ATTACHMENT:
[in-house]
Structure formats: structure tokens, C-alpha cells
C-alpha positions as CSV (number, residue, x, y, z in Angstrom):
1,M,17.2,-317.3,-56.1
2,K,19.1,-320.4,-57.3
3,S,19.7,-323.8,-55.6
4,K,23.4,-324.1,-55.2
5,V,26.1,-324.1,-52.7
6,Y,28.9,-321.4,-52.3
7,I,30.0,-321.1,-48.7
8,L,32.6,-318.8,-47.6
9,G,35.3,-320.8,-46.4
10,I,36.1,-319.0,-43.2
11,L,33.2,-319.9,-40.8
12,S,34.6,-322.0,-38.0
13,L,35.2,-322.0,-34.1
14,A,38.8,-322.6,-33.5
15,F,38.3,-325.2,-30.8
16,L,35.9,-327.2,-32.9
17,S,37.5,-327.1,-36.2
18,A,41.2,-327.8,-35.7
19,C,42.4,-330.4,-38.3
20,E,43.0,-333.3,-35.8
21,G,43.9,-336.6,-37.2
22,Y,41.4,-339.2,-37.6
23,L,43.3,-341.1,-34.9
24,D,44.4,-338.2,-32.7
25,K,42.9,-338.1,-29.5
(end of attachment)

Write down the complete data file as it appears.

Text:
[in-house]
Structure formats: structure tokens, C-alpha cells
C-alpha positions as CSV (number, residue, x, y, z in Angstrom):
1,M,17.2,-317.3,-56.1
2,K,19.1,-320.4,-57.3
3,S,19.7,-323.8,-55.6
4,K,23.4,-324.1,-55.2
5,V,26.1,-324.1,-52.7
6,Y,28.9,-321.4,-52.3
7,I,30.0,-321.1,-48.7
8,L,32.6,-318.8,-47.6
9,G,35.3,-320.8,-46.4
10,I,36.1,-319.0,-43.2
11,L,33.2,-319.9,-40.8
12,S,34.6,-322.0,-38.0
13,L,35.2,-322.0,-34.1
14,A,38.8,-322.6,-33.5
15,F,38.3,-325.2,-30.8
16,L,35.9,-327.2,-32.9
17,S,37.5,-327.1,-36.2
18,A,41.2,-327.8,-35.7
19,C,42.4,-330.4,-38.3
20,E,43.0,-333.3,-35.8
21,G,43.9,-336.6,-37.2
22,Y,41.4,-339.2,-37.6
23,L,43.3,-341.1,-34.9
24,D,44.4,-338.2,-32.7
25,K,42.9,-338.1,-29.5